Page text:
Discrimination and Harassment
Discrimination and harassment claims often increase in a down economy. Learn the proper techniques for conducing proper workplace harassment investigations, providing sexual harassment training, and more to reduce claims of employment discrimination and preventing sexual harassment in the workplace.
Some employees don’t take discipline well. What may have started as a reprimand over a rule violation or poor work can quickly escalate for one of these workers. Don’t be afraid to increase the disciplinary consequences if the employee won’t cooperate or accept correction.
Can you explain why you terminated one employee, but not another who committed a similar offense? Chances are, if you didn’t document specific behavior and provide concrete examples of poor performance, you won’t be able to explain it in court. Resolve to improve your system for documenting disciplinary actions now, before an unhappy former employee sues.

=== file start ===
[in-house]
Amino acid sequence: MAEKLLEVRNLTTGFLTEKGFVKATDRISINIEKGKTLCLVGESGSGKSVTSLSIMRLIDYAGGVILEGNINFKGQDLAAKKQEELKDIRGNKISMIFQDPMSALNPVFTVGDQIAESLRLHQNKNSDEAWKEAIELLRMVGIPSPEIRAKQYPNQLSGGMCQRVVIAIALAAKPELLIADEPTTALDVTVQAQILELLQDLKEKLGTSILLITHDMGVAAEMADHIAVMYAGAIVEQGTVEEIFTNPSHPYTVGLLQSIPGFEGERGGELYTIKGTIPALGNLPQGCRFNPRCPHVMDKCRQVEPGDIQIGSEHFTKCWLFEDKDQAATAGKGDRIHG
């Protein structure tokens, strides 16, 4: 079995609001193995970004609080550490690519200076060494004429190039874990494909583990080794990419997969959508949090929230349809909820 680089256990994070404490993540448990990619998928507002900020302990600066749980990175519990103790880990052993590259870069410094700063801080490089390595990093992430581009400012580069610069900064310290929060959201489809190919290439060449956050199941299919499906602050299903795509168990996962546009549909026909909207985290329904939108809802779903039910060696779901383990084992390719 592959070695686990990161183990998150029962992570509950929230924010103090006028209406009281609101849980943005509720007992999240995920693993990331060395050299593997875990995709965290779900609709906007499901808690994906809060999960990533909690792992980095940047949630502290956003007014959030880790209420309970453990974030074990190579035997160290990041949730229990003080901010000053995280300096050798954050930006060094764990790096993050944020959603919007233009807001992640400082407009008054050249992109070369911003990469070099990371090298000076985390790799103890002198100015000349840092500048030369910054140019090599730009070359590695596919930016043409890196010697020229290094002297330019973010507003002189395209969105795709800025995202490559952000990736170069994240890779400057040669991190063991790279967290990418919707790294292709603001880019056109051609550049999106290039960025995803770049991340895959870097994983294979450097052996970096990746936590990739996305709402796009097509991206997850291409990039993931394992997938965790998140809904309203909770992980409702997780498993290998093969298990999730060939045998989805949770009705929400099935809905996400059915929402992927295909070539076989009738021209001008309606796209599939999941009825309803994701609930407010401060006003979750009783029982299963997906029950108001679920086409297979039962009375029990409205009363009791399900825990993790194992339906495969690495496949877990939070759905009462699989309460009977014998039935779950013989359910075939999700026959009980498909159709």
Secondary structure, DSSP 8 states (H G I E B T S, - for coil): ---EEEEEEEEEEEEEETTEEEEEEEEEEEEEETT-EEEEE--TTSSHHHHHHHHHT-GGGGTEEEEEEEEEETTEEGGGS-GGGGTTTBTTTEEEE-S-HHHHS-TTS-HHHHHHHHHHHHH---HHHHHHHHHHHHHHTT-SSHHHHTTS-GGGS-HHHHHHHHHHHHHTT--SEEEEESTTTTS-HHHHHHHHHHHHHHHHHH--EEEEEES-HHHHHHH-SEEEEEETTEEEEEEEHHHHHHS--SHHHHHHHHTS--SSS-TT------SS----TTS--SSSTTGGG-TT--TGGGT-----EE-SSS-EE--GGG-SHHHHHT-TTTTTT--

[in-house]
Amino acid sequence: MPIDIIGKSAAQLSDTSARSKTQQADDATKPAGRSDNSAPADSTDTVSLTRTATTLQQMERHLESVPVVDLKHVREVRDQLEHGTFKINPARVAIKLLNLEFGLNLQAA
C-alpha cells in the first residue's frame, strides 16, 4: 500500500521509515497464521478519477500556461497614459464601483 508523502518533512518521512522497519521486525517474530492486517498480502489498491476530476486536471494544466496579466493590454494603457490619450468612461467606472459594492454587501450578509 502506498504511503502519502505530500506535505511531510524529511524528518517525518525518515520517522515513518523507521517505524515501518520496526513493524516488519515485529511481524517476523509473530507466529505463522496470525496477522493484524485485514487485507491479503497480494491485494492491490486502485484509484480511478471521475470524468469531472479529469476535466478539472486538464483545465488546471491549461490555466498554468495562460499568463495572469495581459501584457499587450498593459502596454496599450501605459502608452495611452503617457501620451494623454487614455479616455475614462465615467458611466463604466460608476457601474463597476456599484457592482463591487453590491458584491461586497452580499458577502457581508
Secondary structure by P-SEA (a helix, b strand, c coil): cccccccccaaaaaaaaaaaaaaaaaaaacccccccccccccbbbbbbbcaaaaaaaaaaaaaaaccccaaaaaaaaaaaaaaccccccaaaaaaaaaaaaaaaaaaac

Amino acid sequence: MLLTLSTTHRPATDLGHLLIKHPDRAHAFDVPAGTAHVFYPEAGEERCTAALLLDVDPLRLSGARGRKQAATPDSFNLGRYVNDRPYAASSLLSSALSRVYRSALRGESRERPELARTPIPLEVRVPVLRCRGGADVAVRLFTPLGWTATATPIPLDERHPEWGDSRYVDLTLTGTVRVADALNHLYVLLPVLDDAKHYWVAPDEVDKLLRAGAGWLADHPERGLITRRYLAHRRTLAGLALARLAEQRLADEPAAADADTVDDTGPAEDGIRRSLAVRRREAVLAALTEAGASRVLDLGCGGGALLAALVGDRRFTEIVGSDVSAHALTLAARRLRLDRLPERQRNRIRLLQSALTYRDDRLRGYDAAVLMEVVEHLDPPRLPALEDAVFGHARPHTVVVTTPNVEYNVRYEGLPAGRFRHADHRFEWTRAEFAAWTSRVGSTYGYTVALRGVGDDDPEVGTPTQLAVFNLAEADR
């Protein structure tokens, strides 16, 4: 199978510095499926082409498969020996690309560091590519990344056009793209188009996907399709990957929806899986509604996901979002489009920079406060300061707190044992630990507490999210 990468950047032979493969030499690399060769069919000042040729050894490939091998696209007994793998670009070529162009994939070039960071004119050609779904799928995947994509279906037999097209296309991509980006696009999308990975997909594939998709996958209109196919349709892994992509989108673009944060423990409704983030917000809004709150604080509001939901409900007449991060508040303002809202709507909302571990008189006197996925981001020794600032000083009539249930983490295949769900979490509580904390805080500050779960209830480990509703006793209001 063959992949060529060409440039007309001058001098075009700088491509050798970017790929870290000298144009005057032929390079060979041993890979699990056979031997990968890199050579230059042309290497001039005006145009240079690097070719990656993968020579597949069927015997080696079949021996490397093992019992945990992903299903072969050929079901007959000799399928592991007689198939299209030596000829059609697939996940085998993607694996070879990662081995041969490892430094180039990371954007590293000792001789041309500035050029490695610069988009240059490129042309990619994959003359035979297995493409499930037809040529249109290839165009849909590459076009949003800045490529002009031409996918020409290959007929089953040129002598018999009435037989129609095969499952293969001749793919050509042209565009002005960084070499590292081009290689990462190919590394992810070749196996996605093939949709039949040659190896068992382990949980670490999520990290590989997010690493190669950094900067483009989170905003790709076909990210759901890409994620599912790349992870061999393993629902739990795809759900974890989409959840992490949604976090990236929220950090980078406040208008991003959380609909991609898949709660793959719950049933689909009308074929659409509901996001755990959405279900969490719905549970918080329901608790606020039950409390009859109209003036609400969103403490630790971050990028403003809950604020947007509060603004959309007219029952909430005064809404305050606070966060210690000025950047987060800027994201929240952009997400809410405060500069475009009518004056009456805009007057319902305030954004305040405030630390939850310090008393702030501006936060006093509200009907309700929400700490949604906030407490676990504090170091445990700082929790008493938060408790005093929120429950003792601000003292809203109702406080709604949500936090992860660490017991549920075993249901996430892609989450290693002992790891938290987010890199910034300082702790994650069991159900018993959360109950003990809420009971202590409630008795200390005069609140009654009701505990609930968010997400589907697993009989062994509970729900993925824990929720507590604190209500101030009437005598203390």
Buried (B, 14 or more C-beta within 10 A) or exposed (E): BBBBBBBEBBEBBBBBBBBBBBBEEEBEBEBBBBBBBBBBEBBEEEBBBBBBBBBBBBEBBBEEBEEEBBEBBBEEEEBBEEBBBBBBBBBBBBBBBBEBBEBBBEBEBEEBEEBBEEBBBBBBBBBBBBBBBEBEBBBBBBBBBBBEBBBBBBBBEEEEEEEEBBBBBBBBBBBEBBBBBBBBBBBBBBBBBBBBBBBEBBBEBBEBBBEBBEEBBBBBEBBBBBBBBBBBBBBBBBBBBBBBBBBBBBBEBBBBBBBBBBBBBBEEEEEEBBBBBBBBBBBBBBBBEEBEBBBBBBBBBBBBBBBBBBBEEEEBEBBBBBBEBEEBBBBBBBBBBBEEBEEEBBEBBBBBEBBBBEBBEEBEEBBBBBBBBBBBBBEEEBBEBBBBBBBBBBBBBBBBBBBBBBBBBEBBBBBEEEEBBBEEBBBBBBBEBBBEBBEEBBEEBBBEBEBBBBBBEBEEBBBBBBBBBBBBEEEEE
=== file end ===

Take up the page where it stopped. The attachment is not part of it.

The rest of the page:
Ordinarily, retaliation requires a so-called adverse employment action, such as discharge or demotion. Lesser actions, such as a lateral transfer, don’t count. That is, unless that transfer carries with it serious consequences—such as a dramatically longer commute.
If a temp isn’t doing a good job, don’t expect improvement if you bring her aboard permanently. When considering converting temporary employees into permanent staff members, you don’t have to accept an application from someone who has already proven herself to be a poor worker.